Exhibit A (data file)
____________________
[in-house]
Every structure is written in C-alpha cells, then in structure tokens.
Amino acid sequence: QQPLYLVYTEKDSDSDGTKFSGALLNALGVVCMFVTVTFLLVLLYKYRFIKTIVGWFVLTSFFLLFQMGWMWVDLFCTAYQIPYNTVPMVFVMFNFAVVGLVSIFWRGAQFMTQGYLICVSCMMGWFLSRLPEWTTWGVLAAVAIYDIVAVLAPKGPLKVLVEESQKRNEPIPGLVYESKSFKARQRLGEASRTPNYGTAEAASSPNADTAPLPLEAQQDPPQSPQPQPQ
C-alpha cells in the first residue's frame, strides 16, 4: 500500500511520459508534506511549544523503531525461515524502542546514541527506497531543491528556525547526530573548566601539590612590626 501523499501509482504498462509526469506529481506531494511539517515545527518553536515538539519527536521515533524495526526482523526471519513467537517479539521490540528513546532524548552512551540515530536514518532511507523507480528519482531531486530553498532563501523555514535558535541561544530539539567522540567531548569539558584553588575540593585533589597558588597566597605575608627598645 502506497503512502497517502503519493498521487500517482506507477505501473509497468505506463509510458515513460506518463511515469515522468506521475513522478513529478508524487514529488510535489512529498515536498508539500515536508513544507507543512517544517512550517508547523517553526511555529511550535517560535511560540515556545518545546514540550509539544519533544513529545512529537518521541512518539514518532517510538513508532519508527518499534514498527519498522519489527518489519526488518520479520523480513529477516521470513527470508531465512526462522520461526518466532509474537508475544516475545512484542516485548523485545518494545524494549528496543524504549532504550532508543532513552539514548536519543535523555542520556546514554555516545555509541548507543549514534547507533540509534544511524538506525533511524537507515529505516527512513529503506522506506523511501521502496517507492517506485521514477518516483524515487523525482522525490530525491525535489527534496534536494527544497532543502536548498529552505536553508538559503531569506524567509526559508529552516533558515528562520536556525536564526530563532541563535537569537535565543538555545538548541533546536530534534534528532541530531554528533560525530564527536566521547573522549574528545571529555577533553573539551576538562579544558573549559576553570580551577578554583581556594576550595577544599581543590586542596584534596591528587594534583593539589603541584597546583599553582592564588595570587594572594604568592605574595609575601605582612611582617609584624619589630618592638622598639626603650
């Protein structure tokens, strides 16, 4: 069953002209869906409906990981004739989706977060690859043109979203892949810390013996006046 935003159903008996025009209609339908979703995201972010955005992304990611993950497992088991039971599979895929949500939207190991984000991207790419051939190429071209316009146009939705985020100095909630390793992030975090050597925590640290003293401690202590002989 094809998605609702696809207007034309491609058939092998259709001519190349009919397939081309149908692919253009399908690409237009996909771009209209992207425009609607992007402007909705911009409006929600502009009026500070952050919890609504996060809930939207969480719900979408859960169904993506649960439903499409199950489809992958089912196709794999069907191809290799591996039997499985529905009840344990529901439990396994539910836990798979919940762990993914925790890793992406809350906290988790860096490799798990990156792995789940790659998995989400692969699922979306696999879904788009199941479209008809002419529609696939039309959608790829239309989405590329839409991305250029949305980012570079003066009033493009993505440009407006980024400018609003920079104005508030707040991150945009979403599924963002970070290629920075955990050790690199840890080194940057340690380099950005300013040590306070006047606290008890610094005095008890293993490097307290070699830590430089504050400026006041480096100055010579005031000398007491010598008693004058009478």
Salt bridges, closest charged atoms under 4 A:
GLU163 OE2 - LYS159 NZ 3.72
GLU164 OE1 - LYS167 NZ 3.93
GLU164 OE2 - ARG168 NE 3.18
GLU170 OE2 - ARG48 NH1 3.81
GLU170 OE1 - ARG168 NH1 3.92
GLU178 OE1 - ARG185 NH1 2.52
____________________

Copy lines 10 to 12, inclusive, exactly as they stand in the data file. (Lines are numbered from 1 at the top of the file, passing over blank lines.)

GLU170 OE2 - ARG48 NH1 3.81
GLU170 OE1 - ARG168 NH1 3.92
GLU178 OE1 - ARG185 NH1 2.52